Once Tilde’s research reveals her lineage, she’s caught in the middle.
Yes, everybody comes to the same revelation about Tilde’s lineage at the same time. Both the empires must move quickly, and Tilde has to also determine what's going on around her quickly and act. Does she try to make things right with Baxna with this new knowledge? Or does she try to escape from Baxna, and as you can see she doesn’t have much of a choice.
Firebug, Tartarus, and even Crema have incredibly headstrong female characters. Who is your inspiration?
Honestly, I think about my mom a lot. Like she was one of the funniest, toughest, strongest people I've ever known. So when I think of a strong person, I think of my mom. She would walk into a situation and just exercise her will to get what she needed out of it. She was a force, maybe that's why it's so easy for me to write strong women characters.
Crema is also a much simpler story. Did you need a break, and how much do you love coffee now?
Yes! It's a much simpler story, isn't it? I came to coffee when I started doing Sheltered, when all of a sudden I had to produce a lot of stuff real fast. So me and coffee, we got to know each other really quickly.
Then, when I pitched Crema and we got the green light, I realized I needed to know a whole lot more about, like, all of it. From the production to consumption to, you know, different nations, how they consume and produce coffee, their particular histories with coffee.
There is a lot of real-world history woven into the background, isn’t there?
I really wish we had more than a 100 pages, because I really am interested in the history of coffee in Brazil. In South America, coffee is one of the industries that people continue to work in today, in less than ideal means, to produce. But of course, with 100 pages and a haunted love story, we could only kind of sort of spray a mist of these topics. Maybe one day I can explore that world as well.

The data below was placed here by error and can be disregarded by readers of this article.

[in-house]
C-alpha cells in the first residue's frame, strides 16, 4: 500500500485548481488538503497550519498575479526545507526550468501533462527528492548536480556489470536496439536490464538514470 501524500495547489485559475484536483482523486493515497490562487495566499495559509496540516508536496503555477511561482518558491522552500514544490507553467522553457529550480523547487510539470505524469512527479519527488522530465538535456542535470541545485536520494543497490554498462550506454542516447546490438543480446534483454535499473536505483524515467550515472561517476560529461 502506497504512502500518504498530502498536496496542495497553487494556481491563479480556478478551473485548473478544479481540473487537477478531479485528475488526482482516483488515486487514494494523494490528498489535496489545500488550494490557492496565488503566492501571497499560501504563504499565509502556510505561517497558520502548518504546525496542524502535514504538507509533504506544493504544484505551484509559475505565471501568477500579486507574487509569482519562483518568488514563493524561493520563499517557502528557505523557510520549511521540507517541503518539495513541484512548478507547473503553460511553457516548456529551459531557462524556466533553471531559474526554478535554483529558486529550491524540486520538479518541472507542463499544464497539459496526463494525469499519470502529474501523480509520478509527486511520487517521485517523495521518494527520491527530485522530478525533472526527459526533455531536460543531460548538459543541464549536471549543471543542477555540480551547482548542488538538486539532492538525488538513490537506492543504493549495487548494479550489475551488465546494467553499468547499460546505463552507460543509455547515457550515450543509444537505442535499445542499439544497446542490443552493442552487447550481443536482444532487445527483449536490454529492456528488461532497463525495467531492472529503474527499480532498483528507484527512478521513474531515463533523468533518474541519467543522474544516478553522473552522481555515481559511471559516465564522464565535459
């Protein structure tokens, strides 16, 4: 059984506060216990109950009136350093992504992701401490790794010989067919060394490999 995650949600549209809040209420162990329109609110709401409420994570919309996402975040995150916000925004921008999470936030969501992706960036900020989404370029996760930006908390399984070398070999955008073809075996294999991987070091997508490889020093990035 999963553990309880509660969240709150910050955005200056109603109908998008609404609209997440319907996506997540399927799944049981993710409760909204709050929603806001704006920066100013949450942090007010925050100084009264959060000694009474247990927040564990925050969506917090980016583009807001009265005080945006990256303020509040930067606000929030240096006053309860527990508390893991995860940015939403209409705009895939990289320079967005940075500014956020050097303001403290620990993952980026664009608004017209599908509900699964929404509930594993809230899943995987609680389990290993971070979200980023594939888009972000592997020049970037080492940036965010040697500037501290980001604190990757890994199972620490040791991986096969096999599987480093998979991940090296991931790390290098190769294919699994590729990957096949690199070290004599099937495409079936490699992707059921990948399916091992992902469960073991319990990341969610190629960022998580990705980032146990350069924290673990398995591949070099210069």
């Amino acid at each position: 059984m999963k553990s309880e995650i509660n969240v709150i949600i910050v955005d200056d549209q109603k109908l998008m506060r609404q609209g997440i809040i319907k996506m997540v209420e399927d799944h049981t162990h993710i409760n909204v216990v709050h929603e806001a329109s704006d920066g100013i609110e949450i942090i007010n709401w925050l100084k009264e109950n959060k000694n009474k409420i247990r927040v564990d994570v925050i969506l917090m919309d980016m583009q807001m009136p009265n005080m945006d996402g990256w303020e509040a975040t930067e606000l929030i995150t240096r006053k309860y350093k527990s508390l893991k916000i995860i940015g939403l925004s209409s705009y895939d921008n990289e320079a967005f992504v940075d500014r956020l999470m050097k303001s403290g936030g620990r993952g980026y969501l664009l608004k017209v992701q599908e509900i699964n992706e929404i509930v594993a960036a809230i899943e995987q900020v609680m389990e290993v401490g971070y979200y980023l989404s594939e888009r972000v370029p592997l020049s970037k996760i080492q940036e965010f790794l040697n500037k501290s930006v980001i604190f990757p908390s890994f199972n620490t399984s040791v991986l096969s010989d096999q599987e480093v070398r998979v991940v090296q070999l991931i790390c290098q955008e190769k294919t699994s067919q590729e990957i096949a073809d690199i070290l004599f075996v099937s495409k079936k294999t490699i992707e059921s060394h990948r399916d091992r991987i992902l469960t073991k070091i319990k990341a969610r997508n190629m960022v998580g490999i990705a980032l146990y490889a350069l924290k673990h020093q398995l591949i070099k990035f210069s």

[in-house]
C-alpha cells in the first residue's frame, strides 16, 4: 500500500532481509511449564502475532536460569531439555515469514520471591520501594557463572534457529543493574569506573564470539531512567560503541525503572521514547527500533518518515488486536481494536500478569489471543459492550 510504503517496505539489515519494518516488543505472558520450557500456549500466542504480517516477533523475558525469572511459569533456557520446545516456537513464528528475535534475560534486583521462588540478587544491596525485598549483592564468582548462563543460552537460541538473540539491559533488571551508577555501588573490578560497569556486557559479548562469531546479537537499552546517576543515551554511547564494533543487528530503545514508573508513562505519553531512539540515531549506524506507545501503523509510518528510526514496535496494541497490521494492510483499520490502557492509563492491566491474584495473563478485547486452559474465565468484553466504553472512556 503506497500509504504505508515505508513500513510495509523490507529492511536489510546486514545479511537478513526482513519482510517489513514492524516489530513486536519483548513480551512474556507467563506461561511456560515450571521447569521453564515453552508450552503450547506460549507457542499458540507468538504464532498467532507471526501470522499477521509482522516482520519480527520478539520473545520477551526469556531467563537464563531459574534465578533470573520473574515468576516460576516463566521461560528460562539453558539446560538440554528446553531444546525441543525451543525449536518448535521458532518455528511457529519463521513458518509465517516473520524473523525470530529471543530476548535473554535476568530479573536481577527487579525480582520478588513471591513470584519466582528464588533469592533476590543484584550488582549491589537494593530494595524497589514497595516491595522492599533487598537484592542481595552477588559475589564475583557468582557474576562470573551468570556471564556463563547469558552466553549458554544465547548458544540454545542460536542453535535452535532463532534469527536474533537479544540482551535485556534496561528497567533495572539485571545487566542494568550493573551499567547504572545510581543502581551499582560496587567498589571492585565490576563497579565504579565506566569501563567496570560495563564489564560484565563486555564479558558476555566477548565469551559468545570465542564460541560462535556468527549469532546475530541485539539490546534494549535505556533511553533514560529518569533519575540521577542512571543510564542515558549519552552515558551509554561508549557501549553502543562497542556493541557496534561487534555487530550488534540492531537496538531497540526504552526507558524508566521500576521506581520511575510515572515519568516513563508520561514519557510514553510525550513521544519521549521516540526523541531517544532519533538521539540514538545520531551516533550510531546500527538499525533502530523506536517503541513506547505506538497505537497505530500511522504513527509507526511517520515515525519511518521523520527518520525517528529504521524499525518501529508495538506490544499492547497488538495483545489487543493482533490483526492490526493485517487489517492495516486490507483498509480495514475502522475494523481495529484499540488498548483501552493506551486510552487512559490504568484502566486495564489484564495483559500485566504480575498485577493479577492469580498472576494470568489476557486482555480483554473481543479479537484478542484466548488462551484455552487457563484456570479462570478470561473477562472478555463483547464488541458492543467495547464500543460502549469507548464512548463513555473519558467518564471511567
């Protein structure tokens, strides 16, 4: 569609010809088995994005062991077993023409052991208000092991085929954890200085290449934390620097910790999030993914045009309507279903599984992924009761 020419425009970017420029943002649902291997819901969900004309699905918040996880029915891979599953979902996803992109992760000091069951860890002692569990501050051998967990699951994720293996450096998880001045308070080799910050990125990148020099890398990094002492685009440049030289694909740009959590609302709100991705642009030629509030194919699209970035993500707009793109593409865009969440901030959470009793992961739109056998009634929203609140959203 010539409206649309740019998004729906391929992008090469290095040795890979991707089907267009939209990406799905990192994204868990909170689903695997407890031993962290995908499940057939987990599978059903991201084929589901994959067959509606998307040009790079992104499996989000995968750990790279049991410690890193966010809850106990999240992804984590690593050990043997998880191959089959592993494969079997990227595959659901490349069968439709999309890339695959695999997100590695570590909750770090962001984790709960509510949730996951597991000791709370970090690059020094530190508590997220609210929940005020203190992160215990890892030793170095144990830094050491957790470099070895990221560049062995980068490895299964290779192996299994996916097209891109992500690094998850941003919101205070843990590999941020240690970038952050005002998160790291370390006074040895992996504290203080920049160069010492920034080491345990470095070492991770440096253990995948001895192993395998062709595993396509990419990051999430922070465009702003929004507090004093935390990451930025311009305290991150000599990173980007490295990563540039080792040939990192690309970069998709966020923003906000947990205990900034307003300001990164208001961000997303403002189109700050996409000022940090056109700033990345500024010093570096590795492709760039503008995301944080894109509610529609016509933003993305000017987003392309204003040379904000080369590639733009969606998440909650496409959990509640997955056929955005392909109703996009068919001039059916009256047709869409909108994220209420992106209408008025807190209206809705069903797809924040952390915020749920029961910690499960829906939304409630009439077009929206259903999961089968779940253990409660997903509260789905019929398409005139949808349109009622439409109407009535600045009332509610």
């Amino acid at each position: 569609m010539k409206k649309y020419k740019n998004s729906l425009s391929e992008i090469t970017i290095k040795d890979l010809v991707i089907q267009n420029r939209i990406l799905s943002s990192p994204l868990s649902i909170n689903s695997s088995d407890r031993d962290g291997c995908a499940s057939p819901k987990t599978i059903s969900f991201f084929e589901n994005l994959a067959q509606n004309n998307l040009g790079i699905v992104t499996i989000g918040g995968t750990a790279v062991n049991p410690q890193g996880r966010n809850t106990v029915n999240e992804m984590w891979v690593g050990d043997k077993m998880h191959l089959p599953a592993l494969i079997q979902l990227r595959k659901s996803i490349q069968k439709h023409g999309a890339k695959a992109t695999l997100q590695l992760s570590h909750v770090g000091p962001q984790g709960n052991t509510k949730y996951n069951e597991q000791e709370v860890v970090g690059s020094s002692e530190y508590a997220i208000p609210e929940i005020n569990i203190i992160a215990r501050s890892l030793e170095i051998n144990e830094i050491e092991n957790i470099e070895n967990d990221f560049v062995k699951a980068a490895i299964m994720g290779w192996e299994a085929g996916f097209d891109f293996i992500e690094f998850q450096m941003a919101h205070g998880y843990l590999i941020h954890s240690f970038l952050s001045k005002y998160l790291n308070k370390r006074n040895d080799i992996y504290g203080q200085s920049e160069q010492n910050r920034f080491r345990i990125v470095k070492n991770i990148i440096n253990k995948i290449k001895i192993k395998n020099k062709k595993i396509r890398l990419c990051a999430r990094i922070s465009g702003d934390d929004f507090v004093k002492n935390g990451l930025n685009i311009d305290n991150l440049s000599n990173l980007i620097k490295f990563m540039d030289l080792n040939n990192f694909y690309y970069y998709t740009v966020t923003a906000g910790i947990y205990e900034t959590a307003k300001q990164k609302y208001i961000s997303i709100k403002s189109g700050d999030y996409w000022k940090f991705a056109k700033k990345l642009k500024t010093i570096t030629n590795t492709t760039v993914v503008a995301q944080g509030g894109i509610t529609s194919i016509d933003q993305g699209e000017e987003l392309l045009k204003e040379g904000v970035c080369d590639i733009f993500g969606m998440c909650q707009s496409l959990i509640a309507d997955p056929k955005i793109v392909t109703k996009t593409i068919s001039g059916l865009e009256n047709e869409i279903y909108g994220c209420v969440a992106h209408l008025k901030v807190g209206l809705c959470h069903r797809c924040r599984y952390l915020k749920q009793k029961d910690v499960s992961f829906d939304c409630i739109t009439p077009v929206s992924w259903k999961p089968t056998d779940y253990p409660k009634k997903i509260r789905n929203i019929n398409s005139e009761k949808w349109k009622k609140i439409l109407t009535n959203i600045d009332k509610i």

Is there more than one love story hidden in Crema?
Yes, first it's a haunted love story about a barista who falls in love with a coffee plantation heiress. But her haunted farm makes the best coffee in the world because it's imbued with the emotions of a lovesick ghost who never made it back to his love. In return, she died waiting for him and all of their love went into the ground, into the coffee. But 100 years later that love is fading and the farm is dying as well.
What inspired the love story between Yara and Esme?
I'm not quite sure what inspired their specific love story, but I know I wanted opposites. From Esme's point of view, I wanted a character who felt invisible, who didn't feel seen. So much so that she can actually see the invisible world. She sees ghosts. And then you've got Yara, who's completely dazzling, and when she walks into a room, people see her immediately.
So I thought that would be super compelling to have those two people. Not just in a room having a conversation, but in a relationship. And what happens when that connection is almost taken away.
How did you team up with Dante Luiz as your artist?
An editor on the project who knew Dante pitched to me. [His work was great], and I was really happy to include a Brazilian artist. So I sent Dante two pitches. One was about coffee. And the other one was about tea, actually.
Looking at your career, you’ve been able to work on some incredible projects and stay outside of mainstream comics. Was that on purpose?
When I first started off in comics professionally I was honestly afraid of ... of getting a job like on Batman or something. Because when you're trying to discover your voice, or you are looking for it, you’re really unsure of yourself. So if I was plugged into the system of the “Big Two,” I was afraid that I might not be able to find my voice, because [I would be creating] someone else’s.
But I honestly like seeing how the Big Two machine works from the inside, and I'd be very open to it now. Because I have a lot more confidence in what I want to say and how I want to say it.
So what would you want to work on first? Maybe a Flash comic?
That would bring it full circle, wouldn’t it?
This interview has been edited for clarity.